David Thomson’s calculated romance with the NHL
The plan to build a hockey rink on the Eaton’s site, which would become the MTS Centre, was less about the long-shot prospect of luring an NHL franchise to Winnipeg than about enhancing the value of that property by putting up a building which could be a stand alone profit-centre, with the American Hockey League Moose as its main tenant, and with a busy schedule of concerts and other events.
It was through the arena project that Thomson first met and entered into partnership with local businessman Mark Chipman to establish True North, the company that is in the process of relocating the Atlanta Thrashers to Winnipeg.
One decision in which it appears Thomson had a very direct hand was the choice to scale the arena at 15,000 seats – to some minds, too small to house a contemporary NHL franchise – again, he says, drawing on his time with HBC.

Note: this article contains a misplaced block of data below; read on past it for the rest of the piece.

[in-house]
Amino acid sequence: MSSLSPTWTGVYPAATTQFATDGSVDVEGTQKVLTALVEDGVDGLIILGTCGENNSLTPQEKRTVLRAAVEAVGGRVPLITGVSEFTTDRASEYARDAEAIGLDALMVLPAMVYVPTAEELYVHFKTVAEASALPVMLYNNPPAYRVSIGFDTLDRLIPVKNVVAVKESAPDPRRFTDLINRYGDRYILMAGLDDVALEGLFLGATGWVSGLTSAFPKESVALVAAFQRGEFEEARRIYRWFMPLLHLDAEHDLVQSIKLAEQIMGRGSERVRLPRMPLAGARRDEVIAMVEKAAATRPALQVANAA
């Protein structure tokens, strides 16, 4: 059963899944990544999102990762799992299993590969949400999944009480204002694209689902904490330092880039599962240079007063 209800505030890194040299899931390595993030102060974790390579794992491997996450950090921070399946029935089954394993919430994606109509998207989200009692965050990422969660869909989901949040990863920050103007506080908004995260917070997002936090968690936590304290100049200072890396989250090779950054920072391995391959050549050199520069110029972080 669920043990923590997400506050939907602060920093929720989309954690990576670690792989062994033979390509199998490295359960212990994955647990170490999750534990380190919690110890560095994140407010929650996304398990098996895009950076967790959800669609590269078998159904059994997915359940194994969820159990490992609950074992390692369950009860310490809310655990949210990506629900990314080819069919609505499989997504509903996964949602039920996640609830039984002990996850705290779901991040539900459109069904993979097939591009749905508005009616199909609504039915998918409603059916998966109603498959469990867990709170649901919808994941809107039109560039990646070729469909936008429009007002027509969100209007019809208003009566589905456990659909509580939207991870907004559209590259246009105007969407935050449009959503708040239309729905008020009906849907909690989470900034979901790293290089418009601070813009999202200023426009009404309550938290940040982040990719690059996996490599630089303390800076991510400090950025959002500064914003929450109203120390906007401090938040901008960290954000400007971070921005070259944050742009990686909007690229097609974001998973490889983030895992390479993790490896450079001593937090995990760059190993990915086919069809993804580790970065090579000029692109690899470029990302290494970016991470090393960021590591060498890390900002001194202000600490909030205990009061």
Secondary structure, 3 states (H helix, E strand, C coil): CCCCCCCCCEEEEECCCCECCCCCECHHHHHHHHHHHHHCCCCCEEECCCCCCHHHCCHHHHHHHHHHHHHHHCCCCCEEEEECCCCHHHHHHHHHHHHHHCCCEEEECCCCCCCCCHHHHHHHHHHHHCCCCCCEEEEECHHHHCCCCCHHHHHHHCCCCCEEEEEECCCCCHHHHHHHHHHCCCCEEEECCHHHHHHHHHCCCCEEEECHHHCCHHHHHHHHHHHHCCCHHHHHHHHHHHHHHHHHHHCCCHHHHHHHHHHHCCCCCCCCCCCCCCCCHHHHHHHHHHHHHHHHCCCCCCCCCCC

“Do you build it at eighteen and a half thousand or fifteen? For those who hadn’t been in retail, you build eighteen and a half. For those who hadn’t spent time with Steve Stavro [who made his fortune in the big box grocery business], you build eighteen and a half. But the important thing is the customer experience. Yes, we have a smaller rink and I still tell people it’s too big in my opinion. More seats would have cost more money and you have to fill them. It’s not the Bell Centre. It’s not the ACC. But for Winnipeg, I think it’s the right size.”
P.-S. Le Colisée de Régis Labeaume aura… 18 000 places…